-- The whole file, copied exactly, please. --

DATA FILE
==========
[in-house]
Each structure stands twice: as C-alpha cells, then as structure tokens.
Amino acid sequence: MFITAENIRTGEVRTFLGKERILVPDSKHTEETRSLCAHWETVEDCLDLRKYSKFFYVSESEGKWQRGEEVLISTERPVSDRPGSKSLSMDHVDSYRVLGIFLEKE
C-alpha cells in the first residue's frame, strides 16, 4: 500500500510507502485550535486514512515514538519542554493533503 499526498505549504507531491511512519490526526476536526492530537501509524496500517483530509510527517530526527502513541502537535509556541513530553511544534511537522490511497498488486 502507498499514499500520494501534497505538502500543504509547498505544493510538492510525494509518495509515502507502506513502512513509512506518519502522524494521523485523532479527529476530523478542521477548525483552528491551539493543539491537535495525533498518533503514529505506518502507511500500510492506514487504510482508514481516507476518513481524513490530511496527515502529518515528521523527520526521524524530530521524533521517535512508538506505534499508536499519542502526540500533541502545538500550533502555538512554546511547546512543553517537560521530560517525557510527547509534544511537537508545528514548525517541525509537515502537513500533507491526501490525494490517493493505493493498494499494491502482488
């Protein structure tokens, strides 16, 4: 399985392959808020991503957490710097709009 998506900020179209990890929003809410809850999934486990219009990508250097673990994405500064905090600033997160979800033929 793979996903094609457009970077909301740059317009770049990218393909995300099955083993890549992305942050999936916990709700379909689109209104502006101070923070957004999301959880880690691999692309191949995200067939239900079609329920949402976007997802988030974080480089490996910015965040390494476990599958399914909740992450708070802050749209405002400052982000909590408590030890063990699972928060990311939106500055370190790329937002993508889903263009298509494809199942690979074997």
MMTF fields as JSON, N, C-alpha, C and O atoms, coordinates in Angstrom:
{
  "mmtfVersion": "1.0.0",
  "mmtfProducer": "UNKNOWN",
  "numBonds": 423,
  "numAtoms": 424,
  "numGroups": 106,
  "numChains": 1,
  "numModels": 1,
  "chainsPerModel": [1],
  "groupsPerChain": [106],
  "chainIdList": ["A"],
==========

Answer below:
[in-house]
Each structure stands twice: as C-alpha cells, then as structure tokens.
Amino acid sequence: MFITAENIRTGEVRTFLGKERILVPDSKHTEETRSLCAHWETVEDCLDLRKYSKFFYVSESEGKWQRGEEVLISTERPVSDRPGSKSLSMDHVDSYRVLGIFLEKE
C-alpha cells in the first residue's frame, strides 16, 4: 500500500510507502485550535486514512515514538519542554493533503 499526498505549504507531491511512519490526526476536526492530537501509524496500517483530509510527517530526527502513541502537535509556541513530553511544534511537522490511497498488486 502507498499514499500520494501534497505538502500543504509547498505544493510538492510525494509518495509515502507502506513502512513509512506518519502522524494521523485523532479527529476530523478542521477548525483552528491551539493543539491537535495525533498518533503514529505506518502507511500500510492506514487504510482508514481516507476518513481524513490530511496527515502529518515528521523527520526521524524530530521524533521517535512508538506505534499508536499519542502526540500533541502545538500550533502555538512554546511547546512543553517537560521530560517525557510527547509534544511537537508545528514548525517541525509537515502537513500533507491526501490525494490517493493505493493498494499494491502482488
């Protein structure tokens, strides 16, 4: 399985392959808020991503957490710097709009 998506900020179209990890929003809410809850999934486990219009990508250097673990994405500064905090600033997160979800033929 793979996903094609457009970077909301740059317009770049990218393909995300099955083993890549992305942050999936916990709700379909689109209104502006101070923070957004999301959880880690691999692309191949995200067939239900079609329920949402976007997802988030974080480089490996910015965040390494476990599958399914909740992450708070802050749209405002400052982000909590408590030890063990699972928060990311939106500055370190790329937002993508889903263009298509494809199942690979074997």
MMTF fields as JSON, N, C-alpha, C and O atoms, coordinates in Angstrom:
{
  "mmtfVersion": "1.0.0",
  "mmtfProducer": "UNKNOWN",
  "numBonds": 423,
  "numAtoms": 424,
  "numGroups": 106,
  "numChains": 1,
  "numModels": 1,
  "chainsPerModel": [1],
  "groupsPerChain": [106],
  "chainIdList": ["A"],